Posts By: Eileen Schuhmann

The Sugar that Makes Life Bitter

Sugar industry contaminates food, water, and health in El Salvador By Doris Evangelista | Asociacion Red Uniendo Manos El Salvador (ARUMES) “How could we have ever believed that it was a good idea to grow our food with poisons?” – Jane Goodall In El Salvador, most farmers do not own the land they work and… Read more »

Haitian farmers and civil society peacefully demand social reforms

By Cindy Corell | Mission Co-worker Haiti Haiti operates daily in crisis mode. Eighty percent of Haitians survive on less than $2.40 a day. Inflation puts the price of daily necessities further and further out of reach for the average family. The cost of education, too, is rising, so parents will do without to send… Read more »

The Hunt for Gold and Diamonds Leads to Deeper Poverty in East Cameroon

Families abandon farms and schools for small-scale mining only to be trapped in a cycle of poverty By Jaff Bamenjo | RELUFA, Joining Hands Cameroon Artisanal mining, or small-scale mining using limited machinery, is the only direct means through which local communities can benefit economically from the mineral endowments of their country. In the east… Read more »

Faithful Action During October Food Week

The 2018 Food Week of Action is coming! The week goes from October 14-21 and is a time to celebrate the abundant and precious world that we inhabit — whose diverse ecosystems provide everything we need to thrive. We also acknowledge the inequality and threats to life brought about by human greed and systems that… Read more »

Presentation of PHP’s International Work

Learn more about PHP’s international development and advocacy work By Eileen Schuhmann | Presbyterian Hunger Program Recently the staff of the Presbyterian Hunger Program put together PowerPoint presentations, complete with narrations, with the goal of helping Presbyterians and others to understand better the work that we do in the world. The hope is that the presentations can… Read more »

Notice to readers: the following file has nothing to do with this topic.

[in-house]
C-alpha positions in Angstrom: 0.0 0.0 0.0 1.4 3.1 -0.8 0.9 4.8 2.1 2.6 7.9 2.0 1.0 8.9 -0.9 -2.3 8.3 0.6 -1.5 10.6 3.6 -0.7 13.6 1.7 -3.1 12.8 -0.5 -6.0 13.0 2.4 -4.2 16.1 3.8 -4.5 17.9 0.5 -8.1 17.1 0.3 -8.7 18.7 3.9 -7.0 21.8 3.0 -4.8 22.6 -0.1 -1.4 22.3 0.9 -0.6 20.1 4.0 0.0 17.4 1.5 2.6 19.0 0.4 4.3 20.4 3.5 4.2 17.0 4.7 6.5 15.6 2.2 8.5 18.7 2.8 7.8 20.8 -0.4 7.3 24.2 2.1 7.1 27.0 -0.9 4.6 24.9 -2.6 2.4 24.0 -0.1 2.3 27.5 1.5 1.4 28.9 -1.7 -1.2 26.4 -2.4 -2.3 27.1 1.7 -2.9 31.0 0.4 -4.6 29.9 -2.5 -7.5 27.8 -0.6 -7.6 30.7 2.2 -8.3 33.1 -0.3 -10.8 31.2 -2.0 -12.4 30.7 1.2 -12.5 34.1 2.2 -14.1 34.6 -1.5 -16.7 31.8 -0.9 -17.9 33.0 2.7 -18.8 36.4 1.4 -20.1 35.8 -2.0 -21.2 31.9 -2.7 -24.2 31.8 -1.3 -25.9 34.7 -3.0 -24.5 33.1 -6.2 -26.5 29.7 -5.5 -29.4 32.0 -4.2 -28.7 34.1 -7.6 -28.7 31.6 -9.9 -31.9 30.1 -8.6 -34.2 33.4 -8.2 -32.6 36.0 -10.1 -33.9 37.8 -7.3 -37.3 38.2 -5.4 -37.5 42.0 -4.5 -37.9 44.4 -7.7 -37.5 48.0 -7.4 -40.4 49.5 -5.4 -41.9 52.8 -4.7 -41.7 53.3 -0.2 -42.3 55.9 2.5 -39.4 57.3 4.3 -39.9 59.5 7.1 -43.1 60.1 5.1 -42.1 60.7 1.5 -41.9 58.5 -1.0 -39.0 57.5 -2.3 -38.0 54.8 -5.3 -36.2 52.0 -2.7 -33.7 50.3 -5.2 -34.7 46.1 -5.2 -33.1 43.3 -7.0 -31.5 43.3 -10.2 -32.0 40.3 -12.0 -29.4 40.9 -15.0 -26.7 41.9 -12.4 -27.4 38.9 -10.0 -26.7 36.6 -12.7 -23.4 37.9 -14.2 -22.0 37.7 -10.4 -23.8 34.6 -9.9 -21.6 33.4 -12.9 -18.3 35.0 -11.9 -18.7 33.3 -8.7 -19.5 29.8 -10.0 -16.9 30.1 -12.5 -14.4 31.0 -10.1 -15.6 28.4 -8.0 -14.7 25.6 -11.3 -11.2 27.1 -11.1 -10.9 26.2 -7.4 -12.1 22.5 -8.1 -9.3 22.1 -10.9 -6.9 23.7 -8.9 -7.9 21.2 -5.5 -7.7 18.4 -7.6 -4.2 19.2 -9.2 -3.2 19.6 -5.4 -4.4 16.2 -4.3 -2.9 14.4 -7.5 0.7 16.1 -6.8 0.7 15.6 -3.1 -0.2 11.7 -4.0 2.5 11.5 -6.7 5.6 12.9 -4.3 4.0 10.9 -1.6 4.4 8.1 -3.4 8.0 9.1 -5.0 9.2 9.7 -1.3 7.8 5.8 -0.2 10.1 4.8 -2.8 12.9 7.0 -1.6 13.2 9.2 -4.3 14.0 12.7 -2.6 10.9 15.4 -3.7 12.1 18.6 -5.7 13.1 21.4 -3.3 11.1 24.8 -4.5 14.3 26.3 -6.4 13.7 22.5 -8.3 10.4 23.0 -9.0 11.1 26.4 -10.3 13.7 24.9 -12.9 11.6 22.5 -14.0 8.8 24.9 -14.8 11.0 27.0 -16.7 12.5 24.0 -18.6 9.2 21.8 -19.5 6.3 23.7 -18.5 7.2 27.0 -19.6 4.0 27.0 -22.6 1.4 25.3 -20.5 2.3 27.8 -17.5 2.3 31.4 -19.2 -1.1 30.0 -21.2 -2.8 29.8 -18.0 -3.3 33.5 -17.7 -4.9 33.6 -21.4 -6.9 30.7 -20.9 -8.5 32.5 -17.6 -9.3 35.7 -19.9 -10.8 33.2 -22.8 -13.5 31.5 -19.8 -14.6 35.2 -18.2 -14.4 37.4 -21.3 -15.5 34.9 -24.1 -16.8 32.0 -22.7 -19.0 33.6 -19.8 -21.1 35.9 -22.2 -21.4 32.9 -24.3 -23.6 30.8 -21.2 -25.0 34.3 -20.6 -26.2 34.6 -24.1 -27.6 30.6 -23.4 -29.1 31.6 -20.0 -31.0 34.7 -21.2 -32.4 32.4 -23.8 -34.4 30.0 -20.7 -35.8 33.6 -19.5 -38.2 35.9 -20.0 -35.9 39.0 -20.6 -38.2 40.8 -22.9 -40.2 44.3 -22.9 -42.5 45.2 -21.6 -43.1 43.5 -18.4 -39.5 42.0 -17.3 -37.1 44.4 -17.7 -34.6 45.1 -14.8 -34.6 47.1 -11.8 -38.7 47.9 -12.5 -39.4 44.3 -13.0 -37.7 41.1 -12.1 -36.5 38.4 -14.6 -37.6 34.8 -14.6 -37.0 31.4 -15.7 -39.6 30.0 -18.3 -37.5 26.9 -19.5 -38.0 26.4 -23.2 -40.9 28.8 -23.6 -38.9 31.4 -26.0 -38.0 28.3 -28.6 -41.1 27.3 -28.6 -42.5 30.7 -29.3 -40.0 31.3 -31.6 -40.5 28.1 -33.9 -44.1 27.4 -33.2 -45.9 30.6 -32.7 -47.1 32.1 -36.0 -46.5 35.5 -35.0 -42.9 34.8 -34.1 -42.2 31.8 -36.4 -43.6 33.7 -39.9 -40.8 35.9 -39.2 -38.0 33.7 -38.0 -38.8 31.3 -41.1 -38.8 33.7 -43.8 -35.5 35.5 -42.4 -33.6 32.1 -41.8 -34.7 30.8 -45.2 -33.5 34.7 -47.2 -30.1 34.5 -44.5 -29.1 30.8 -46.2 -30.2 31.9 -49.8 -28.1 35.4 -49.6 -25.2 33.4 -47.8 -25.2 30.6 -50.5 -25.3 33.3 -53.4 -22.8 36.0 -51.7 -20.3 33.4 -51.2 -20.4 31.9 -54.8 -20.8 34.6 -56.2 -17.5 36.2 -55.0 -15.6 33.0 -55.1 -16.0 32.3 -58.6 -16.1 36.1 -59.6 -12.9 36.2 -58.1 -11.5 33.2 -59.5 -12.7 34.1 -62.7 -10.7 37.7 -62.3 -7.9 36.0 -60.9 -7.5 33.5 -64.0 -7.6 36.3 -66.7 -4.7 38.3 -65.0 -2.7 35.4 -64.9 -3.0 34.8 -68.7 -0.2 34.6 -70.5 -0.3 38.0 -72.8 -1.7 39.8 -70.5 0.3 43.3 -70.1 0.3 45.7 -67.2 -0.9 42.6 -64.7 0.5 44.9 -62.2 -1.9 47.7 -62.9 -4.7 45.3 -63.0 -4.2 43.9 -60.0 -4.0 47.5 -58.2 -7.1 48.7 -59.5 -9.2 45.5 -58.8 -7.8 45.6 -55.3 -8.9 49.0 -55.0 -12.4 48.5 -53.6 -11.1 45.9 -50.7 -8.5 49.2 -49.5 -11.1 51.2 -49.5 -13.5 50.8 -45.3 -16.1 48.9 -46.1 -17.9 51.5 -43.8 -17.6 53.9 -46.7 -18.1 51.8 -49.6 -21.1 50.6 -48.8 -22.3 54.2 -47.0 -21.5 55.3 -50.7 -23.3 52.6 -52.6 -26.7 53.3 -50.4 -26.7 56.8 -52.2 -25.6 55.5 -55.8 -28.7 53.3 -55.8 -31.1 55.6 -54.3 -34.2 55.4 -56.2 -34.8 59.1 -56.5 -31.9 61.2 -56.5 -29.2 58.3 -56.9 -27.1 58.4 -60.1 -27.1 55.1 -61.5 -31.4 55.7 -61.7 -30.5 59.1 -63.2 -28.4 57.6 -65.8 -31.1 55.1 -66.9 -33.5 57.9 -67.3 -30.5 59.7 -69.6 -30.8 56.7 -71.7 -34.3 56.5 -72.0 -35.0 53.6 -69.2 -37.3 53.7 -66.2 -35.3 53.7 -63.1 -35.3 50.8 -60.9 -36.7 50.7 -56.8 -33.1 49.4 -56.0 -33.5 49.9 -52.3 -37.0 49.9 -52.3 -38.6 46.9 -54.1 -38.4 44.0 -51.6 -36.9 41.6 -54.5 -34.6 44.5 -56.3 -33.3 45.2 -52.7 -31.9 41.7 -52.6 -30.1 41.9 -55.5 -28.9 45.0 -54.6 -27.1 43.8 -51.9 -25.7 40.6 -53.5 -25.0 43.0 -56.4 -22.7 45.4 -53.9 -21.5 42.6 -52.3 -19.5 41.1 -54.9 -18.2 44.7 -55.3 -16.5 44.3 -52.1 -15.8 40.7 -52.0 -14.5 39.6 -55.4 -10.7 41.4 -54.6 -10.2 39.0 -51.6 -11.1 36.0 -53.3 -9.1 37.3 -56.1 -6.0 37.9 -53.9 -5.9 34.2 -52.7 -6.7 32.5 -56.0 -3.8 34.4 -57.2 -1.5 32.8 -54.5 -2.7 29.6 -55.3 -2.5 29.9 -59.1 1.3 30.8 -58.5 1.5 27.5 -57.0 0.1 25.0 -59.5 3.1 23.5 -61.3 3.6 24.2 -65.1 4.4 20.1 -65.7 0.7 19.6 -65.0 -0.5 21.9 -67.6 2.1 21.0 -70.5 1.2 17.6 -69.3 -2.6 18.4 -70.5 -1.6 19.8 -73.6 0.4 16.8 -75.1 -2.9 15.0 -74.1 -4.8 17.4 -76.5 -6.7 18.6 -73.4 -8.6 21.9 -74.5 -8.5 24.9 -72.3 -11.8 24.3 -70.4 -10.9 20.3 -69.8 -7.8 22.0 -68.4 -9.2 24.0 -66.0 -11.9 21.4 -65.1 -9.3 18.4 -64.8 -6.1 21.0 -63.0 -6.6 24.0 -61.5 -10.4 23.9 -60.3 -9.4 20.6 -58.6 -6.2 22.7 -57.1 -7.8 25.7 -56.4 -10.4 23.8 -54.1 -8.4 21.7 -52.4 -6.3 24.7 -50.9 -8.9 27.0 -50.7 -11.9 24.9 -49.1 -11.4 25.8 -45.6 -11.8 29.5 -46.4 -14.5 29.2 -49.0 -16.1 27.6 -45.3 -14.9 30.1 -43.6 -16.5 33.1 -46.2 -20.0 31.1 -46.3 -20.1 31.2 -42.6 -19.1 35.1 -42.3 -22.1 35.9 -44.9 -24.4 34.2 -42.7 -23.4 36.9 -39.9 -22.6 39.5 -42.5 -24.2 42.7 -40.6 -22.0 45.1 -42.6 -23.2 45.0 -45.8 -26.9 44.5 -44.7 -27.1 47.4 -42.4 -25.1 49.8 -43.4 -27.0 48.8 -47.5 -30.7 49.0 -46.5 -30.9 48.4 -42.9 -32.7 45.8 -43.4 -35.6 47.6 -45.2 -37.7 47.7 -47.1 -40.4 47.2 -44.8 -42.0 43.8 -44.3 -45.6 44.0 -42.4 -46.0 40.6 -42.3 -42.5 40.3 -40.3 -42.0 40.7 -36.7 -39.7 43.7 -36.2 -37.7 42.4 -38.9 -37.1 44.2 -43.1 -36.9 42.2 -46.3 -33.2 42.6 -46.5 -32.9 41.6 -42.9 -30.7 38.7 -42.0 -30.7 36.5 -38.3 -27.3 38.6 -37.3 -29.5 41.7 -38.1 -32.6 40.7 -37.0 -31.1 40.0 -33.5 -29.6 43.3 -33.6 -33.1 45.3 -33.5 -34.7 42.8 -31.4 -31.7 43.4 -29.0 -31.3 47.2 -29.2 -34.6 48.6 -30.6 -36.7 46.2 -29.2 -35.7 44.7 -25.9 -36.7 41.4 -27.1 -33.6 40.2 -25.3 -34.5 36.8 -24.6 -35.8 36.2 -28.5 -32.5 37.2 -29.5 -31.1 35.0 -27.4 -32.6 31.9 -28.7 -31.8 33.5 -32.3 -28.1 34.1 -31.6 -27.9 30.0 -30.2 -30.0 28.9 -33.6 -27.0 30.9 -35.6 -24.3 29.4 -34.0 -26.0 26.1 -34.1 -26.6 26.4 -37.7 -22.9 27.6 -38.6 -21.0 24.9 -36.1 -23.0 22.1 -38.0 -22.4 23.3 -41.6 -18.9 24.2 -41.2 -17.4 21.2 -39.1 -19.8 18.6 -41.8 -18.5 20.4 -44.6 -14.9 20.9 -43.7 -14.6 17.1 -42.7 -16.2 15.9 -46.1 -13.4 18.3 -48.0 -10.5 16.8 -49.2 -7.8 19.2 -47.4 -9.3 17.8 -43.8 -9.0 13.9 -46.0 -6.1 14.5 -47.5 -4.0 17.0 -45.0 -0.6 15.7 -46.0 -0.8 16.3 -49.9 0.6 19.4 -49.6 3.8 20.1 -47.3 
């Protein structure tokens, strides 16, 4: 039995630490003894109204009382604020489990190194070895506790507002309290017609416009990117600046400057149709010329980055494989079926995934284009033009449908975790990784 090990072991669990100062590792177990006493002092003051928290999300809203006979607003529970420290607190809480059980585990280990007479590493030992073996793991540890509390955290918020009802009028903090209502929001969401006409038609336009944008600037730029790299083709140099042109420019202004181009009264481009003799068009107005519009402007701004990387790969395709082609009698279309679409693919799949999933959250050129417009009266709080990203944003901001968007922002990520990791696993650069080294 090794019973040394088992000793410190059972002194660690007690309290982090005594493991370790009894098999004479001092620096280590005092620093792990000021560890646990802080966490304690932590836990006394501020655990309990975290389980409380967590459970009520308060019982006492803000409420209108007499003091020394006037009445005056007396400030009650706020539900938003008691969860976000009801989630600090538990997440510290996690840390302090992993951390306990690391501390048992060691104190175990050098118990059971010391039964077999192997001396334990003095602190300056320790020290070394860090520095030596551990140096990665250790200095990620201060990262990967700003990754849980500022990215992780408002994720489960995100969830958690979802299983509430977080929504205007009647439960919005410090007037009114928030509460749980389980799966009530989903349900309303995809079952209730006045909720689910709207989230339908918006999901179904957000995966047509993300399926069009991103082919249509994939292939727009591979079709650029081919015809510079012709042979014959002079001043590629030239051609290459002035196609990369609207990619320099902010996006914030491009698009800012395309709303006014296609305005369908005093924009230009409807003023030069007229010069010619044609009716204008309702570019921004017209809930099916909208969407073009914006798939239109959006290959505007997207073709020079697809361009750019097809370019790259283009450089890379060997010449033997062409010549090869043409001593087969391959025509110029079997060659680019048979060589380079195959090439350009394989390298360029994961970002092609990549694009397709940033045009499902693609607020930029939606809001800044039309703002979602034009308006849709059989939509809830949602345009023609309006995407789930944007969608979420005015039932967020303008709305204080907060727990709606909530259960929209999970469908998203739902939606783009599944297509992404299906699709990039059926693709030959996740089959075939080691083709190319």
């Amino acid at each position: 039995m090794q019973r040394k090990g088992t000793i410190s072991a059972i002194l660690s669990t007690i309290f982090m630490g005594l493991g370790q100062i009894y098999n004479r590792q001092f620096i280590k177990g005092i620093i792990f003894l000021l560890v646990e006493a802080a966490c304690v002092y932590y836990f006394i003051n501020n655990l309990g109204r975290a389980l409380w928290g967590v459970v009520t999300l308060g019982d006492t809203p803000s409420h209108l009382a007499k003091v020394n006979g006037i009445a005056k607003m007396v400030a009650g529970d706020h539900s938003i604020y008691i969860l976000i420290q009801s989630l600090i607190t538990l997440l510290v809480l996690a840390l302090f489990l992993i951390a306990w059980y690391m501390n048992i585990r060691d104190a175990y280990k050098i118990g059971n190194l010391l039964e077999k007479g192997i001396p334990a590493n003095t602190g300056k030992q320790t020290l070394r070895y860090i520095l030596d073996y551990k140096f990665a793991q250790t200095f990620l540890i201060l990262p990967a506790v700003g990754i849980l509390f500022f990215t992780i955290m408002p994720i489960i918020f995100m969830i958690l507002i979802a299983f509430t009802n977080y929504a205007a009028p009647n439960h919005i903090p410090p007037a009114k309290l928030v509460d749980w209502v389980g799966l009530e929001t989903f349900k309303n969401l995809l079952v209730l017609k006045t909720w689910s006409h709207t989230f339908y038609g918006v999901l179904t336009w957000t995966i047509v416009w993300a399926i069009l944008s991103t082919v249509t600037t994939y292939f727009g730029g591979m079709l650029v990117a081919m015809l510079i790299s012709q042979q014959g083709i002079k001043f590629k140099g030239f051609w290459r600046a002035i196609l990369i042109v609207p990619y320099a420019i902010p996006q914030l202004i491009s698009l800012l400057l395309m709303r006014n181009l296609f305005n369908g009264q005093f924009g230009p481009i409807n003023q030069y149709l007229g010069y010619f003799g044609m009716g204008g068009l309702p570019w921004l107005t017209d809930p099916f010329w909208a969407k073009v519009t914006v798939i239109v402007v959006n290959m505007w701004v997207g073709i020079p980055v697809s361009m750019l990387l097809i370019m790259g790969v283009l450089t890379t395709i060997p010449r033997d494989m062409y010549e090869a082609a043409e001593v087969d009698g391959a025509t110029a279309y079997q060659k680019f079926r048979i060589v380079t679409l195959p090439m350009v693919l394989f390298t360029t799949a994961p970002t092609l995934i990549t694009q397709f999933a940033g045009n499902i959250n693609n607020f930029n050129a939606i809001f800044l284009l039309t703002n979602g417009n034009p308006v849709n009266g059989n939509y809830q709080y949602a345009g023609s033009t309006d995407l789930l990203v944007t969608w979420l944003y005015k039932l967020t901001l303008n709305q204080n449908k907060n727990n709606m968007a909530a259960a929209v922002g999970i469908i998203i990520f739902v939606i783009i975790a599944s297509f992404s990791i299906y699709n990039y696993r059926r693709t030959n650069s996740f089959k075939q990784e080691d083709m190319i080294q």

U.N. report finds extreme poverty in U.S.

By Eileen Schuhmann | Presbyterian Hunger Program The U.S. is not immune to hunger and poverty problems. In fact, the United Nations Special Rapporteur on extreme poverty and human rights, Philip Alston, found high levels of inequality and extreme poverty in the U.S. After completing a two week visit to the U.S. in December 2017, Alston found… Read more »

PHP seeks to impact famine in conflict zones

Twenty Million on Brink of Famine By Eileen Schuhmann | Presbyterian Hunger Program We tend to associate famine with weather-related food supply issues. However, conflict is the primary driver of “persistent severe hunger” (IFPRI). On May 24, 2018, the UN Security Council recognized for the first time that armed conflict and violence are closely linked to… Read more »

Mining Fails Communities in DR Congo

cobalt mine DR Congo Civil society works to revise the mining code so that communities benefit from increased mining investment By Jean Marie Kabanga | Joining Hands DR Congo Since the enactment of the new mining code of the Democratic Republic of Congo in 2002 and the implementation of its mining regulations in 2003, promises for the development of local communities… Read more »

Fishing Villages Demand Release of Lands from Military Occupation

Eight years after the end of civil war in Sri Lanka, internally displaced persons continue to struggle to return home By Raajan Francis | Coordinator of Praja Abhilasha, Joining Hands Sri Lanka In 2009, in the final stages of the nearly three-decades civil war between the Government of Sri Lanka (GOSL) and the militant group Liberation… Read more »

Palm Plantation Invades Ancestral Lands

Land grab in Mbonjo village, Cameroon displaces population and disrespects ancestral burial grounds By Jaff Bamenjo | Coordinator of RELUFA, Joining Hands Cameroon Imagine the graves of your loved ones being taken over by a palm tree plantation for the export of palm oil. The palm trees stand tall, surrounding the graves, and standing on the graves… Read more »